I suspect QQ is hoping that some people will give up when they are asked for this, because they don’t have it or because they are worried that gambling is showing on their statements. Don’t let them scare you into dropping your complaint! It is possible to get old bank statements, even from closed accounts, if the Ombudsman asks for them. And cases with gambling showing are getting refunds.
I suggest you reply to QQ saying:
- Thanks for your email. I don’t have my payslips, bank statements etc to hand. I will supply them to the Financial Ombudsman is necessary.
- if you have just been sent a list of your loans, now write a “Step Two Template letter” from the main article, link above, for this. You don’t have to talk about each loan, just say how many times you borrowed, whether loans were rolled, that sort of thing.
- if you have already put in a full Step Two complaint, just say I want you to continue to investigate my complaint as it stands.
If you get a rejection (one reader had one within 3 hours!) saying that your loans are more than six years old so QQ don’t have to consider your complaint, send it straight to the Financial Ombudsman. The FO is now looking at older loans, see Refunds for loans taken out more than six years ago for details.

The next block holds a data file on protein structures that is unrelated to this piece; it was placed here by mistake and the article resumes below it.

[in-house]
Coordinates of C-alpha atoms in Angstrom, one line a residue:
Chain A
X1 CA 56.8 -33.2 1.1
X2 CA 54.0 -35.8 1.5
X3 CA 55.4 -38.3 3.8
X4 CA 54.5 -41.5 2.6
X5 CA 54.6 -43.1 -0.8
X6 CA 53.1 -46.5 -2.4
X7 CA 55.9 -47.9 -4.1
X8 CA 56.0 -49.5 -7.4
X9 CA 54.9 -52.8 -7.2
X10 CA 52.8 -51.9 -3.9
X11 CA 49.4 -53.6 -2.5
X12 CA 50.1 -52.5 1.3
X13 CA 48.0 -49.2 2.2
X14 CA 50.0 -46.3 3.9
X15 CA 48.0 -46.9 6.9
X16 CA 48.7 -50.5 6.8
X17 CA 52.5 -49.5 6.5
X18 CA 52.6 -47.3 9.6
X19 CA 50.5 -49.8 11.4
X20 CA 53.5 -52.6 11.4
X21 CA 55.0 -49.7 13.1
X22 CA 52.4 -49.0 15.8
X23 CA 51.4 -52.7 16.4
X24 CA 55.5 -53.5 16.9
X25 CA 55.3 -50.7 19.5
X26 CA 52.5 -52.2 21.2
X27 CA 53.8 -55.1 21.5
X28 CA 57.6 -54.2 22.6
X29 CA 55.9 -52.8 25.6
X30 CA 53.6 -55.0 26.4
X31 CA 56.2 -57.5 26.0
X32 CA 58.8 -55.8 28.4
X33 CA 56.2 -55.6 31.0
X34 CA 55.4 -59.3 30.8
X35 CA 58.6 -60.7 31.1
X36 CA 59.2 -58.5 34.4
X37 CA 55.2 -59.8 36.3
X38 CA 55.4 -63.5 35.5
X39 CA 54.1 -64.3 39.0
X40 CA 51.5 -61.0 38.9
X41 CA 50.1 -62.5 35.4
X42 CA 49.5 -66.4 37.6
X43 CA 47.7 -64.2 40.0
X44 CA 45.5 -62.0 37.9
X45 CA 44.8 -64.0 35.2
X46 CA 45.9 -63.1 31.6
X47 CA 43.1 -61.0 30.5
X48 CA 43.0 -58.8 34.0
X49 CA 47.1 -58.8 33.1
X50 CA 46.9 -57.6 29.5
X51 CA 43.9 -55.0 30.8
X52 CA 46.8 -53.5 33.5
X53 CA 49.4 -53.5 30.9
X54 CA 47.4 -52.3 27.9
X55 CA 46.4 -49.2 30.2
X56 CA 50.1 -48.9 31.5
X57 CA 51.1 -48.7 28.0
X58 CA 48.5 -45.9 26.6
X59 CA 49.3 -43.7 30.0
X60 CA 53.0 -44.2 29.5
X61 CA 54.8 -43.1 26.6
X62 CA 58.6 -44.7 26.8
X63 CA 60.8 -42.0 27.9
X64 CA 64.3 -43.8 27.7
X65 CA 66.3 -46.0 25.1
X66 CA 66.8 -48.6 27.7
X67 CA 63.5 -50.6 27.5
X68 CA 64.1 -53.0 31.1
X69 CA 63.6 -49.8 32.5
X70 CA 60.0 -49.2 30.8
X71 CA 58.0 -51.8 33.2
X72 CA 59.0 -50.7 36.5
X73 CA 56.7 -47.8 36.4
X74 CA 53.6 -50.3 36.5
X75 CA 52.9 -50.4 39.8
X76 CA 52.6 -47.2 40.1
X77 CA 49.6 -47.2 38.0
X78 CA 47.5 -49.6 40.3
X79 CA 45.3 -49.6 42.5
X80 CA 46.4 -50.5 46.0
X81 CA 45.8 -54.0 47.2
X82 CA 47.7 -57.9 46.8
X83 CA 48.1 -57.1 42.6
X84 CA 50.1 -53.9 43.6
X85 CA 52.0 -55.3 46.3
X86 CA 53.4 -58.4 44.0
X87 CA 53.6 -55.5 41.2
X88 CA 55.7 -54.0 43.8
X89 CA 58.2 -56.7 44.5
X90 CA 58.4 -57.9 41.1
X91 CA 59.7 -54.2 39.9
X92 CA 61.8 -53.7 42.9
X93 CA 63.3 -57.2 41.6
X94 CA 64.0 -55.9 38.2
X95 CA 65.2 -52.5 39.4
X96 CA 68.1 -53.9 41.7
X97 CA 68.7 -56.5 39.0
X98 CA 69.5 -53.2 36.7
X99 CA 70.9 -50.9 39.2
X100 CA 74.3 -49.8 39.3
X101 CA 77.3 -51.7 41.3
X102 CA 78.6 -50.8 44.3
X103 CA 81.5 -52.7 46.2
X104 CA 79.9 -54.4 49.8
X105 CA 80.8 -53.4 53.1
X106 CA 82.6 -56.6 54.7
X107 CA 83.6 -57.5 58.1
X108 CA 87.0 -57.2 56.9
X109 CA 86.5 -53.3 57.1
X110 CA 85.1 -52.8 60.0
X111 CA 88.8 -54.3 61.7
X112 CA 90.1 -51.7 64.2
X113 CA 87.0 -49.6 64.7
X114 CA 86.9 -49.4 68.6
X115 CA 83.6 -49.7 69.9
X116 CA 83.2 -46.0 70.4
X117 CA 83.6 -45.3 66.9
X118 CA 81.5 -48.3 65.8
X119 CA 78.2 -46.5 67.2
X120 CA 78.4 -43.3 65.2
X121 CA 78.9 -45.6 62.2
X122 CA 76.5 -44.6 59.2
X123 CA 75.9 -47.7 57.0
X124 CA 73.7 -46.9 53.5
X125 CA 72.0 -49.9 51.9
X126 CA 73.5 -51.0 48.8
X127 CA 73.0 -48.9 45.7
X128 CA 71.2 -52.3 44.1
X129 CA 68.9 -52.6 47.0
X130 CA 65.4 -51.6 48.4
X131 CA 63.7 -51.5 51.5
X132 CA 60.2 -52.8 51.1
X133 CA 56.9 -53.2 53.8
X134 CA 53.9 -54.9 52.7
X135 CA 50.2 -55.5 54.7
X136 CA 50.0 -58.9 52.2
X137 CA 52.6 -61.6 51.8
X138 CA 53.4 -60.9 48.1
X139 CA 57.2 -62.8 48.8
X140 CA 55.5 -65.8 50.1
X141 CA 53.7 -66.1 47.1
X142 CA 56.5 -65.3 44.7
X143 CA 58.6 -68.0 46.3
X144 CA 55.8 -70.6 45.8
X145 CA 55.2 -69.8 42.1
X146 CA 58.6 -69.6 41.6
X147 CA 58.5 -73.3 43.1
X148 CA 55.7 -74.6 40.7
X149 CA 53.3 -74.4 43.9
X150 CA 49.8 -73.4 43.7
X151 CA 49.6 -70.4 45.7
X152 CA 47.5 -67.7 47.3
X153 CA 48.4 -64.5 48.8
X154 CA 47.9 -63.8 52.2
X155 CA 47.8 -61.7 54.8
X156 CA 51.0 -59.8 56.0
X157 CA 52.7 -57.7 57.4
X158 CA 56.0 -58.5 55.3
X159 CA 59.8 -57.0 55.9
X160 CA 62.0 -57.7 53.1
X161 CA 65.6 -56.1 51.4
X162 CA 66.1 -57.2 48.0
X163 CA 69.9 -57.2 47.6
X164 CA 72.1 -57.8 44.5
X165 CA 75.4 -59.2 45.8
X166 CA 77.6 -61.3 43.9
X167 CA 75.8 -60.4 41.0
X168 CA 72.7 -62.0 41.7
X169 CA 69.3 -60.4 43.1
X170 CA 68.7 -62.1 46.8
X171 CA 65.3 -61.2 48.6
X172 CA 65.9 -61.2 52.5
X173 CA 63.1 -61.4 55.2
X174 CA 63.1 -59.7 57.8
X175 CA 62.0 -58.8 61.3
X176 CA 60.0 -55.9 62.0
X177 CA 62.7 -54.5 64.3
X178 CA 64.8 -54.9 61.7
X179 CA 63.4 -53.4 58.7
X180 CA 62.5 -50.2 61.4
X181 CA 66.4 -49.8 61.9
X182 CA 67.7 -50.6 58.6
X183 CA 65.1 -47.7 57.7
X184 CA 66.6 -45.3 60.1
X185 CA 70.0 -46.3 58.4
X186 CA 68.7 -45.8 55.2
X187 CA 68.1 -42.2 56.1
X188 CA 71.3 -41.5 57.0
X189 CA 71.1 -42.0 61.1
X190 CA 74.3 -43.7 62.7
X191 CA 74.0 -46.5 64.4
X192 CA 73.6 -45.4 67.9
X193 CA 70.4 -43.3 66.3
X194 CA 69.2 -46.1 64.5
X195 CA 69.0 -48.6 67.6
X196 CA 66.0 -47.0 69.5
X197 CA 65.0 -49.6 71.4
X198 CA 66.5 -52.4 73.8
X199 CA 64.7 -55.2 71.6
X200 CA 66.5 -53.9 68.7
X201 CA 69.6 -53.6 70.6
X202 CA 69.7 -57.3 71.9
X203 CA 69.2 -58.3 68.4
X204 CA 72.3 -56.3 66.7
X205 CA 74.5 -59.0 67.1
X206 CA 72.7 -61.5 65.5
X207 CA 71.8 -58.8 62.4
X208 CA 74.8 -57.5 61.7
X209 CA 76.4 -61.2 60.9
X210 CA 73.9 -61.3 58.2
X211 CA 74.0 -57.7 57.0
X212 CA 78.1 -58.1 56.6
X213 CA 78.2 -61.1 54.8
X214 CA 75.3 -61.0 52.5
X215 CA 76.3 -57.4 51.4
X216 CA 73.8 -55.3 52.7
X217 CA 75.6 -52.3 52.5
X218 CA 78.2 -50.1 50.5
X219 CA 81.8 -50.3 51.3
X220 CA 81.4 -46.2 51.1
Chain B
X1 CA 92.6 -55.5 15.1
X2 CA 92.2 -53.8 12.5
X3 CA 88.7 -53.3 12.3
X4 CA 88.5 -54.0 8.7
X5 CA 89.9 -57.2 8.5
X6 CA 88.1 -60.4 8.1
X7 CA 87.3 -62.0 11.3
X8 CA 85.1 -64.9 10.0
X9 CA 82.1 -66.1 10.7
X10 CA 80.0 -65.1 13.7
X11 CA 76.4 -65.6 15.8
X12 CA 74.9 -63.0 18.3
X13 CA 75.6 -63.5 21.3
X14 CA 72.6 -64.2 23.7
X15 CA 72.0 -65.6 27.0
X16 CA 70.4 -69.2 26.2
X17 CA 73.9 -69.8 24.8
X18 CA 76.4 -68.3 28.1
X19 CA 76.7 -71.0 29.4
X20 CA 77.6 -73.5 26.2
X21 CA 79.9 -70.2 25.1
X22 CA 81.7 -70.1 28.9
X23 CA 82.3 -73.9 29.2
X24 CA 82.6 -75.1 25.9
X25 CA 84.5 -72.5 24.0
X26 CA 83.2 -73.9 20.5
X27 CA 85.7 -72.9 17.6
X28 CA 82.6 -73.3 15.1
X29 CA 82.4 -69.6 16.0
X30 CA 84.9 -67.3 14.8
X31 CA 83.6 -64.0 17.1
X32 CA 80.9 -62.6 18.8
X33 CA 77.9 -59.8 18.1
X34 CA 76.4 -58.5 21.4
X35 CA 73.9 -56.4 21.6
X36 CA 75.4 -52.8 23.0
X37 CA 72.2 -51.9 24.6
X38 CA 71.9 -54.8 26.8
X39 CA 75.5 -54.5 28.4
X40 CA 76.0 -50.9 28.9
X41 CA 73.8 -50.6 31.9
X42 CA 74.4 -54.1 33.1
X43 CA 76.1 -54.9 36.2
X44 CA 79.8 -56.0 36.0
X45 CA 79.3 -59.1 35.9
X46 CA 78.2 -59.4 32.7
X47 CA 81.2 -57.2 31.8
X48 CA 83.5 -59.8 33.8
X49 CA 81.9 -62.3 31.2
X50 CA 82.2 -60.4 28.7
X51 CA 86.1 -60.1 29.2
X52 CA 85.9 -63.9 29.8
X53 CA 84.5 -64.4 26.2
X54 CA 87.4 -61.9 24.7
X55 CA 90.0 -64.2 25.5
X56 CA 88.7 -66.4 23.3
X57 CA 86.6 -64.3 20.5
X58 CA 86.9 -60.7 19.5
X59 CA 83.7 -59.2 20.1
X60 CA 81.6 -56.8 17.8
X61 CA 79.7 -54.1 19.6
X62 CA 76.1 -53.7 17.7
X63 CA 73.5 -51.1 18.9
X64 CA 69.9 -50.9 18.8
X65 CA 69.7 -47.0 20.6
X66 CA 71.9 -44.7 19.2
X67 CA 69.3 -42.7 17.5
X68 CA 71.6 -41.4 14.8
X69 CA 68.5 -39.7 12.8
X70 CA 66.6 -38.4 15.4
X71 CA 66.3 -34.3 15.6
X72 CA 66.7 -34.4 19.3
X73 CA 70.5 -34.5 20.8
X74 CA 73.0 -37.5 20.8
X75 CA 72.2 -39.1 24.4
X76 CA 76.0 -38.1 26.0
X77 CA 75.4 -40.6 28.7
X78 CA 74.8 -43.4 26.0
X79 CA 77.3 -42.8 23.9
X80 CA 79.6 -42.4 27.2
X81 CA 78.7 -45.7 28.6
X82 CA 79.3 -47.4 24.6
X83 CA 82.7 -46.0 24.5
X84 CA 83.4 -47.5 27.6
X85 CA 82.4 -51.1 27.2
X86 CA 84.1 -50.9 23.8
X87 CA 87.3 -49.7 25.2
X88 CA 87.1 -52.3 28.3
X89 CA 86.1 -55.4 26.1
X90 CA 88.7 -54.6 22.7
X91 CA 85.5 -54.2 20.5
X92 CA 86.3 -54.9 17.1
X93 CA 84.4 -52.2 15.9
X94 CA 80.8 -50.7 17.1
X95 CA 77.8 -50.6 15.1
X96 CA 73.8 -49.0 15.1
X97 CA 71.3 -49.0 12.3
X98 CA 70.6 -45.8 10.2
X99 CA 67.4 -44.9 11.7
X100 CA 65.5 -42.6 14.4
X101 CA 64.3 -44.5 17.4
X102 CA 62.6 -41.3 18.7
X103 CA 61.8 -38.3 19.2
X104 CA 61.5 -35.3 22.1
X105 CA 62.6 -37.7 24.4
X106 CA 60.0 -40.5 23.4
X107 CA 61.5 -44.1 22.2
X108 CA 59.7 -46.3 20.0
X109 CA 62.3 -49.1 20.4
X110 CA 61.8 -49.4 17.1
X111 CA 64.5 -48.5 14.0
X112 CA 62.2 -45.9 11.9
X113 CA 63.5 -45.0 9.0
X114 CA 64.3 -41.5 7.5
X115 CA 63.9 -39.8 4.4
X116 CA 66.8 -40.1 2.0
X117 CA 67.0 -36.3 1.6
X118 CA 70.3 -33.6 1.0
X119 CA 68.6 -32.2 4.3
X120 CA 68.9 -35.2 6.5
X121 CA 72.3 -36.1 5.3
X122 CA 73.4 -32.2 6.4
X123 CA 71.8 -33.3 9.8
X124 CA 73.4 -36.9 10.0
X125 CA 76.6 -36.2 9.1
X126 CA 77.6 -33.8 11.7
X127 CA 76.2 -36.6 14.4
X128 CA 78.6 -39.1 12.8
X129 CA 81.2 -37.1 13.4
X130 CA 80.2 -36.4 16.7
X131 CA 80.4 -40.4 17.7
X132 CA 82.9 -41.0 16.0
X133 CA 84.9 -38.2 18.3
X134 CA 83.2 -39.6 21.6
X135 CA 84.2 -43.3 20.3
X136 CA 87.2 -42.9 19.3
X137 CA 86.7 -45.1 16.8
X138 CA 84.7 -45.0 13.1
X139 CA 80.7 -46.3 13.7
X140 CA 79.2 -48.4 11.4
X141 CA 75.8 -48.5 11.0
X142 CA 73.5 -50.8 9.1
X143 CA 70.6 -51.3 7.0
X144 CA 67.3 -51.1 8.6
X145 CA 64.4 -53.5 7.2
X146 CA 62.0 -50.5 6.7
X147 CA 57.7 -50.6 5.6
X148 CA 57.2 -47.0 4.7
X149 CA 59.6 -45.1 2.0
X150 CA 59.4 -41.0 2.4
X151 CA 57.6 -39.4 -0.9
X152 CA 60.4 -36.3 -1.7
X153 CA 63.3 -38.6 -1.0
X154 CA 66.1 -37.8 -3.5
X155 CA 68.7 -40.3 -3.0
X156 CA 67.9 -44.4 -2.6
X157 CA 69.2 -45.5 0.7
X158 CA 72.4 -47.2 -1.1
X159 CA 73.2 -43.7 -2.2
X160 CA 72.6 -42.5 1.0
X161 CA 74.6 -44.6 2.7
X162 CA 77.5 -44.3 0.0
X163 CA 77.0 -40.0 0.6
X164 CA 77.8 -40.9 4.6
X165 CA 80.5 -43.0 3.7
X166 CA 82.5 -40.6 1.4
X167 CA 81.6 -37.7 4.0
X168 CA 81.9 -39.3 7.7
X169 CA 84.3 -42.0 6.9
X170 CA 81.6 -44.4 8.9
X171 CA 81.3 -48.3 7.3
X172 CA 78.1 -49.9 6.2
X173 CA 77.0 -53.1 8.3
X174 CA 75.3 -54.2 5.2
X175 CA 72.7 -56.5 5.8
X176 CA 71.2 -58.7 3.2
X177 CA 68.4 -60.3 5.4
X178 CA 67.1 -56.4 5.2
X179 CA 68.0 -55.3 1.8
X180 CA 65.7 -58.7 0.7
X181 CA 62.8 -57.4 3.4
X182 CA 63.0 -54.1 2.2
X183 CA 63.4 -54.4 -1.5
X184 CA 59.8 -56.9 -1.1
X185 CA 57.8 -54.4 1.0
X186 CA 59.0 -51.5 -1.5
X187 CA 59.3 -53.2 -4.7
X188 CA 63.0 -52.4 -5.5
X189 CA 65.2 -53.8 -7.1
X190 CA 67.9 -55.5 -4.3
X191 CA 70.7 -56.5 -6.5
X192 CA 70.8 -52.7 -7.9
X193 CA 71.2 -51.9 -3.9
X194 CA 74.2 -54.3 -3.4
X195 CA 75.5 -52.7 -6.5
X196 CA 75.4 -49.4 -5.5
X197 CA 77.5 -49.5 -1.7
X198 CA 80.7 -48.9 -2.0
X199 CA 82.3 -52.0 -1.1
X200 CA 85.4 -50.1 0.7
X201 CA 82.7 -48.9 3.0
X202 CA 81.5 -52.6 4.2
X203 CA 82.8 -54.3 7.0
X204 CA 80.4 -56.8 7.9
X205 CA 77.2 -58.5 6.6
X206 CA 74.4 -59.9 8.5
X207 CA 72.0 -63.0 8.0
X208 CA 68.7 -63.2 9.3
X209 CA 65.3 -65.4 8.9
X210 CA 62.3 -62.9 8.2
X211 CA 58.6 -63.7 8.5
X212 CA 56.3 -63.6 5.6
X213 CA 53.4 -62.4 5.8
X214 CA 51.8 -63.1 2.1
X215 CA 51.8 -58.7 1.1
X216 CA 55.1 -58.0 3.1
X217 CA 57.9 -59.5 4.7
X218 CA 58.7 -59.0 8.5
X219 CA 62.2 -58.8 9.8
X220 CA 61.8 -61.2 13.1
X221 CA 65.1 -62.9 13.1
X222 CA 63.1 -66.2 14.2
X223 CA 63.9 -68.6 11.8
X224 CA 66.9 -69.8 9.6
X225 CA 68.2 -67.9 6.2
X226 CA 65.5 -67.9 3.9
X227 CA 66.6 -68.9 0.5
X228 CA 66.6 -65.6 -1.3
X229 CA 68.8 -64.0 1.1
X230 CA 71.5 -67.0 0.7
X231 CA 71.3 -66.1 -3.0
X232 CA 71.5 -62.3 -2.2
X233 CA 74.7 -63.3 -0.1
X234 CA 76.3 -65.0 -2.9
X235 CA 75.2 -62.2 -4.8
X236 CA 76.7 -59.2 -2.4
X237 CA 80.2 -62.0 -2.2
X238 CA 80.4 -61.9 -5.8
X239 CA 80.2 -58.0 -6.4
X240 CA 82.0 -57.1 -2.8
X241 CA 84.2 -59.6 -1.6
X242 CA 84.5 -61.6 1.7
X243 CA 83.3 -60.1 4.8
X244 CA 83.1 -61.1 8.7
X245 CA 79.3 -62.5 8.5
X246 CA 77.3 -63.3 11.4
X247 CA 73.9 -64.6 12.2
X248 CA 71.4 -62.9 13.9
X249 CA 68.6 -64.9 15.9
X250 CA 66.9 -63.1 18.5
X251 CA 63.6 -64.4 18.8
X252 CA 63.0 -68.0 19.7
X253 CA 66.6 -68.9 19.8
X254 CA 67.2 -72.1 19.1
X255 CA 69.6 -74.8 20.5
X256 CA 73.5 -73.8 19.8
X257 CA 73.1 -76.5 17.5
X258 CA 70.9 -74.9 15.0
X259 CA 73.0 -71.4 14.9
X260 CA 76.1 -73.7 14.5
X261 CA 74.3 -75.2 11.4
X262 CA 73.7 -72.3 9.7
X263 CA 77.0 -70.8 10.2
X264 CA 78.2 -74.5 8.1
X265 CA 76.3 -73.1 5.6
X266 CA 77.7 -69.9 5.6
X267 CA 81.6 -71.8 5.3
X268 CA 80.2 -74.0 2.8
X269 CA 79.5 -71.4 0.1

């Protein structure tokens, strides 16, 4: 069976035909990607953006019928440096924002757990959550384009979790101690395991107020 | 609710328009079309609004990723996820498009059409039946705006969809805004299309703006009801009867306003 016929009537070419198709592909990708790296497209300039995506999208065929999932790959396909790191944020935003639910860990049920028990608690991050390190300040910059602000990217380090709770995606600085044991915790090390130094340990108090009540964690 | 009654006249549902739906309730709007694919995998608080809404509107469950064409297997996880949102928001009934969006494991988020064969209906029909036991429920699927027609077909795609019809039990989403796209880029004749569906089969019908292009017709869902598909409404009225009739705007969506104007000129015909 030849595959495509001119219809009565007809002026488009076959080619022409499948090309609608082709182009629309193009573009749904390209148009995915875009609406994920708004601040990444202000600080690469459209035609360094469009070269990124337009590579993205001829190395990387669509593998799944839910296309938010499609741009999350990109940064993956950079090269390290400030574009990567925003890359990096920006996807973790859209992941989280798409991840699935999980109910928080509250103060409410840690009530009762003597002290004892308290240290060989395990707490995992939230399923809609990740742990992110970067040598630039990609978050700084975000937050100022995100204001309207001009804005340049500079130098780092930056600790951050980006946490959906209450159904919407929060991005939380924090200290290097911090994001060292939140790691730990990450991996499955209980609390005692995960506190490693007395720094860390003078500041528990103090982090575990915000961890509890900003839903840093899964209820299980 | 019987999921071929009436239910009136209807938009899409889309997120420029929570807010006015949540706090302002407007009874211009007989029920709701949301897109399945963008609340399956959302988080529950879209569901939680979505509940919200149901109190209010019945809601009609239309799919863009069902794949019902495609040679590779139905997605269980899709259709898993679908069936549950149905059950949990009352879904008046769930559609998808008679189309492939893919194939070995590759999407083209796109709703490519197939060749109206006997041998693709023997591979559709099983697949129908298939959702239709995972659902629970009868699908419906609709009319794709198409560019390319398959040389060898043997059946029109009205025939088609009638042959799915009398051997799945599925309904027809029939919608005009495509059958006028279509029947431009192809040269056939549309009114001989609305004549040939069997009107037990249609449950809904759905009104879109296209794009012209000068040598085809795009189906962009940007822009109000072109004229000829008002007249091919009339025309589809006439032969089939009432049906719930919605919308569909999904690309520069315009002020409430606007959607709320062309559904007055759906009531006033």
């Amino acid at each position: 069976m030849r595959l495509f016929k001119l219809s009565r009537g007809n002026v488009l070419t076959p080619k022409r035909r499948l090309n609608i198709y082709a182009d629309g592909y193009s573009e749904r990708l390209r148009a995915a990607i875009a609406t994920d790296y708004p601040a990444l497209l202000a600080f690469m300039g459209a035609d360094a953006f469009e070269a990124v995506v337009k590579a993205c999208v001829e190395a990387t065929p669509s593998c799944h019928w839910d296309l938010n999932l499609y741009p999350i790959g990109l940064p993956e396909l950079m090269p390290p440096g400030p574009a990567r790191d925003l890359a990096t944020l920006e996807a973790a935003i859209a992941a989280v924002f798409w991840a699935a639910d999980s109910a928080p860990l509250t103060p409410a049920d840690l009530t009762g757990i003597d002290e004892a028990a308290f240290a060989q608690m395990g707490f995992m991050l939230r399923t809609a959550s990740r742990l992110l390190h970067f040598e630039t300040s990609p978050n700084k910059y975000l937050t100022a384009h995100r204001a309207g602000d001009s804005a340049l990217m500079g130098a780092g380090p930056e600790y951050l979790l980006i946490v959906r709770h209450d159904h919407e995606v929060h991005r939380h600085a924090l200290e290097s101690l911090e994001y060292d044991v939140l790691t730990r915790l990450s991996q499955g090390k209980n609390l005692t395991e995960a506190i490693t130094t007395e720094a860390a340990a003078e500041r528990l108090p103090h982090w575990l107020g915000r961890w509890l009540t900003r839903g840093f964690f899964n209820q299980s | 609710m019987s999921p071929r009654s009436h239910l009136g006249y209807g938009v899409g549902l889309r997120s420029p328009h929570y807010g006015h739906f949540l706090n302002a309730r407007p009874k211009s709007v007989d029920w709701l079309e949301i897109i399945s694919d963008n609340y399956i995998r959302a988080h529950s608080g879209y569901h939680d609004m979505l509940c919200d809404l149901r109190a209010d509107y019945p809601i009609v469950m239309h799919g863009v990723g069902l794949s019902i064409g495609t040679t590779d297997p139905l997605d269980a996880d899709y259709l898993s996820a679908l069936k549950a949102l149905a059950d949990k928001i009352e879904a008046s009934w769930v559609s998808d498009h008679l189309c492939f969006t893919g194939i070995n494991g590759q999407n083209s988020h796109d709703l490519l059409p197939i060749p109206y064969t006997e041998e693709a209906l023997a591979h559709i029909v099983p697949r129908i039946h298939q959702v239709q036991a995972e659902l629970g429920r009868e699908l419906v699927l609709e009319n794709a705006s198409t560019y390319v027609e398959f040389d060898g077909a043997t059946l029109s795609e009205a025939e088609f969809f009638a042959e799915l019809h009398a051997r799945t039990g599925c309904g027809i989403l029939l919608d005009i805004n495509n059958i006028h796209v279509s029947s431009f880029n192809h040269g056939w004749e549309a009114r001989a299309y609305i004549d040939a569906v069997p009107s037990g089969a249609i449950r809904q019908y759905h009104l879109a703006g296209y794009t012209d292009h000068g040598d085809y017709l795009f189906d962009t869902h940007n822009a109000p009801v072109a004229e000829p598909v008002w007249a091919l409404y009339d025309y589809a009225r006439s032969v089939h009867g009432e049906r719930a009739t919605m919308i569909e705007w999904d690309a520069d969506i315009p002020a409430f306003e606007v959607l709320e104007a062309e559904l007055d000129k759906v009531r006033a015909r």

Counting up the loans
One thing that puzzles many people is that QQ’s computer system allocates a new loan number for each loan extension or roll-over. But when QQ send you a letter or talk to the Ombudsman, they will only refer to the original loan. So you may think they are ignoring some of your loans when they say you had five but you can clearly see 12 loan numbers. It’s worth making this clear to the FO if they seem confused by it too.
Sit back and wait for the 8 week point
Lenders have 8 weeks in order to assess a complaint and very few QuickQuid or Pounds To Pocket complaints are getting any offers of refunds earlier than this. In fact, few complaints are getting reasonable offers at all from these two lenders! That’s why I’ve named them SlowQuid, because almost all cases have to go to the Ombudsman.
If you asked for a Statement of Account and QQ replied with the email above, the 8 week clock has started ticked from the time you asked for the Statement of Account.
If you don’t get any reply, or get a rejection, or get an inadequate offer, take your case to the Financial Ombudsman. The Ombudsman service is easy to use and most people find it pretty friendly. You don’t need help from a solicitor or a claims company, you just need to tell your own story. One reader whose QQ complaint was upheld by the Ombudsman commented: “My Adjudicator was amazing, I wish I could buy him a round“.